It happened because I was careless.
After exercising, I came out of the room to find Owl chewing on something. It was an Ibuprofen bottle. And it was empty. Oh no! I ran to my purse and felt around inside. I was hoping that the now empty bottle was not the one I carried that actually contained Ibuprofen. But I knew that it was. Other things had been taken, too, and the evidence was in plain sight.
Looking around on the floor, I managed to find three tablets. But how many had there been? I tried to remember. Had the bottle been nearly full? Half empty? Almost empty? I could not confidently answer those questions.
Owl and Teo were the only possible overdose victims because Viljo and Taya were still out in the dog yard.
Okay, you two. I went for the bottle of Hydrogen Peroxide that I keep on hand for just such a situation. Owl and Teo followed me into the kitchen where they each received a dose. Then I waited.
While waiting, I made my post-exercise protein shake which today included some frozen blueberries. In the habit of giving each of the dogs a couple pieces of whatever frozen fruit I am using that day, I gave Owl and Teo their morning berries. I would later regret doing that, I just didn't know it yet.
Within five minutes, Teo produced. He retched twice and vomited and there were no pills! Just a few small undigested pieces of the almonds I'd given him from my snack last night. AND a bit of orange string from one of the pilfered items.
Owl was not as forthcoming. Bright-eyed and playful, he was trying to return to my good graces after the over-due scolding for getting into my purse in the first place.
I have kept my purse on the wood chair beside my entrance table for a dozen years and never had a problem. But I'd recently seen Owl reach in and take out an apple that I took to work but didn't eat. And, as it was "only an apple" I didn't do or even say anything about it. Going without correction then, it should not have been surprising to me that Owl figured purse diving was okay. And worthwhile.
About an hour passed from the time I'd taken that seemingly delicious plastic bottle away from Owl. I was in a real quandary. Vet? No vet? Vet? No vet? Vet? No vet?
Finally, up it came, the contents of Owl's stomach. It wasn't much, but it took three quick up and outs to satisfy the urge caused by the peroxide. No pill fragments seen there, either! BUT, the emesis was dusky pink, almost the same color as the coating on the pills. Was it from that? Or was it from the three or four blueberries he'd eaten an hour ago? I decided it was from the blueberries.
After the third heave, it went downhill. Owl was sitting and I saw him bob his head to the right. Become alert. Bob his head again. Now his eyes didn't look so good, either. Watching him carefully, I hammered myself for an answer to another question: Was he experiencing some vertigo due to the vomiting or was he going into CNS depression? Dizzy or sleepy??? It was very difficult to say.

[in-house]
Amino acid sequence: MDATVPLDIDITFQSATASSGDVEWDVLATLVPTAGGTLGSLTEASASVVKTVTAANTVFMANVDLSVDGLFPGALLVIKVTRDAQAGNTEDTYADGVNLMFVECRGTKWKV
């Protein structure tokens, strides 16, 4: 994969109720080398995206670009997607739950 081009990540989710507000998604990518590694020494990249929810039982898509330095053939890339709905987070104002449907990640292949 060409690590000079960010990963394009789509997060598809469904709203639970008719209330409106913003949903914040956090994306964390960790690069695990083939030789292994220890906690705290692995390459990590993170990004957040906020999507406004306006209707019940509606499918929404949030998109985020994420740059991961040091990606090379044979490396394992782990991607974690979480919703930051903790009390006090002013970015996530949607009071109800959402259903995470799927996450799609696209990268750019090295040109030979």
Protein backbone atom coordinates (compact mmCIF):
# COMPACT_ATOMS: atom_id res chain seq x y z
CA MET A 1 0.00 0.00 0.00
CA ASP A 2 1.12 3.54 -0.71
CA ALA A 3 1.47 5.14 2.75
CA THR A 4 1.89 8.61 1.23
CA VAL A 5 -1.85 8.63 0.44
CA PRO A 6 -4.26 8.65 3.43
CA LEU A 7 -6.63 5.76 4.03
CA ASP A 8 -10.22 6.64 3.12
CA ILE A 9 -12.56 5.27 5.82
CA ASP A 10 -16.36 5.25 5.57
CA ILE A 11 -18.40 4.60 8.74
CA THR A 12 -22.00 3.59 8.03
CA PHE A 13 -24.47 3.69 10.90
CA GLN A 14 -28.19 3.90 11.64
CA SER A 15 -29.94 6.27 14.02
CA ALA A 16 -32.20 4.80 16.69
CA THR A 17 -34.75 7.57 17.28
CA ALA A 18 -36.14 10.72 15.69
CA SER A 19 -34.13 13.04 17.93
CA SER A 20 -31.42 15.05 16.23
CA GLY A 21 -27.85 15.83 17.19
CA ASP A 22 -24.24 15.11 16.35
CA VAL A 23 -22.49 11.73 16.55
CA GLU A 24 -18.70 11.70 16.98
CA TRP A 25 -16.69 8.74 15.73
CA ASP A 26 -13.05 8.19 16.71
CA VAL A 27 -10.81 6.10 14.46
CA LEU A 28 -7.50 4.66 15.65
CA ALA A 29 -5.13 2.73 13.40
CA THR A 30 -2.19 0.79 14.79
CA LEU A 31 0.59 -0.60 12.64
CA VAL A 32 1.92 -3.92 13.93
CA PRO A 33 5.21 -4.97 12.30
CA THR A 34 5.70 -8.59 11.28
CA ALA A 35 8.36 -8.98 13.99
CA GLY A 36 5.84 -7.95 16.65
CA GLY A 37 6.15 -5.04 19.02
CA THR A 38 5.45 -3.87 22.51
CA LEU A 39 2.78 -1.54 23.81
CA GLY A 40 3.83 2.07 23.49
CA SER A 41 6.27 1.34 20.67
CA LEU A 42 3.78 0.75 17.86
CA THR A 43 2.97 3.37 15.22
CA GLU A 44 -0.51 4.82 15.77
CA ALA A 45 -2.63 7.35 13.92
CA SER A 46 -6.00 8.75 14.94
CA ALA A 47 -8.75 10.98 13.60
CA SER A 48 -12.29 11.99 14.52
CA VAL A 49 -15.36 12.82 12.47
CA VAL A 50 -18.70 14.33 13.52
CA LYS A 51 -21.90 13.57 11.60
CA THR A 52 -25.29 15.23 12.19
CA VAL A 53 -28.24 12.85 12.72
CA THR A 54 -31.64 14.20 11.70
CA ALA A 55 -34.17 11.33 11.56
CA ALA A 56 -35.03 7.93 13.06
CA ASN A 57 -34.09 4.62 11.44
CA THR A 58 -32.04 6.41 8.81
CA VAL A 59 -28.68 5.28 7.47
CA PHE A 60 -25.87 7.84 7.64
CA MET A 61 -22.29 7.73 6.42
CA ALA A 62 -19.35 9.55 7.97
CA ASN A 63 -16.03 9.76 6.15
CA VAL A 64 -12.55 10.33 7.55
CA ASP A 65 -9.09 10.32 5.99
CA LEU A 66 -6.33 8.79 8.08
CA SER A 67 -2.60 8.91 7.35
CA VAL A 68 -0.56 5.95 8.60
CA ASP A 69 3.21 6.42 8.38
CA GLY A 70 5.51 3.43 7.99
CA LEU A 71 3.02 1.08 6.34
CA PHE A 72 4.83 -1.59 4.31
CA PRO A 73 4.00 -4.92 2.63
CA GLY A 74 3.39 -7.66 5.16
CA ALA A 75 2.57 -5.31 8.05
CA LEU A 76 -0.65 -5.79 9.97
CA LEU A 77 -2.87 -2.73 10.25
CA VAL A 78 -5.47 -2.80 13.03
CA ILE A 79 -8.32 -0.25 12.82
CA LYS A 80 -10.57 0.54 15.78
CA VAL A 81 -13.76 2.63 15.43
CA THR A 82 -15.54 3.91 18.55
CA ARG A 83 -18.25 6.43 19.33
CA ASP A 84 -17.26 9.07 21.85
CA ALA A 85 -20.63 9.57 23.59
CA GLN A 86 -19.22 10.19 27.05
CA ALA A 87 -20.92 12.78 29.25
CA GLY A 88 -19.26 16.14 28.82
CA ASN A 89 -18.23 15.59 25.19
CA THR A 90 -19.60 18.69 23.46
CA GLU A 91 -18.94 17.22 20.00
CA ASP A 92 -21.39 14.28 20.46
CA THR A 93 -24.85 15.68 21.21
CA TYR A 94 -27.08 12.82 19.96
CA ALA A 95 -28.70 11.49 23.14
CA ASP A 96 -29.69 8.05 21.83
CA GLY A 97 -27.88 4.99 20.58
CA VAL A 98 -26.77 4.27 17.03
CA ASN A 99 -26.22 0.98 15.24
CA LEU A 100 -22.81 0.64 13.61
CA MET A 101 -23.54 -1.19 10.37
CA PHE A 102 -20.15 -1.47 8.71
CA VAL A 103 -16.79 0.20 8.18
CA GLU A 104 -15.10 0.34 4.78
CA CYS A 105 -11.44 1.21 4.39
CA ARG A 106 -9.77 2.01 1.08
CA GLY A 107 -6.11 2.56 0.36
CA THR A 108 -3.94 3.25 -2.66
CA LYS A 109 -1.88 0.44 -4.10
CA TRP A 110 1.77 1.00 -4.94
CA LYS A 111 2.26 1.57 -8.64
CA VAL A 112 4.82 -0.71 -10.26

When Owl, still sitting up, closed his eyes and lowered his head - with a bit of his tongue protruding from the front of his mouth, I decided to question no longer. I put Teo in his crate, tucked Owl under one arm, grabbed my purse with the other, and went out the door.
We got into the car with Viljo and Taya still in the kennel fence and wondering, I am sure, why I was leaving with them still out there. It almost never happens.
Owl didn't make a sound in the crate. Praying and trying to think positive thoughts. I alternated between being calm and being scared. My new vet is on the north end of town, an hour away. Should I go there or stop at a clinic I know on the south side and save 15 or 20 minutes? What was I going to see when I opened Owl's crate? Why didn't I act sooner? Why did I leave my purse on the chair?
How such thoughts hammer us in situations like this.
I called to Owl a few times, "Hang in there, Owl."
I opted for the closer clinic. The hours posted on the door said they were open. I went around to Owl's crate. And there he was, looking at me as nicely as could be! He came to the door when I opened it. What an absolutely tremendous relief!!! Nevertheless, I grabbed him out and went to the door. The doors were locked. The clinic was not open despite the posted hours.
Now what? Putting Owl down, we crossed the lot to some grass. He peed. He looked okay. Maybe 90% instead of 100 but quite alright. Should I have him checked out anyway? Well we are up here this far, l will go on. If Owl looks fine when we get to our own clinic, great. But if anything looks questionable, I will take him in.
If the receptionist saw us through the window, she saw a longhaired dachshund hop with his person out of the silver CR-V, amble over to the pine trees, lift his leg a few times, sniff poop left by other dogs, investigate trash cans out by the curb, and look with interest toward the buffalo wings place next door. Gearing up for dinner, the smells must have been great, though I cannot say that I noticed. I was busy watching Owl.
We got in the car and went home.
Moral of the story: Keep your purse out of your dogs' reach and never say never.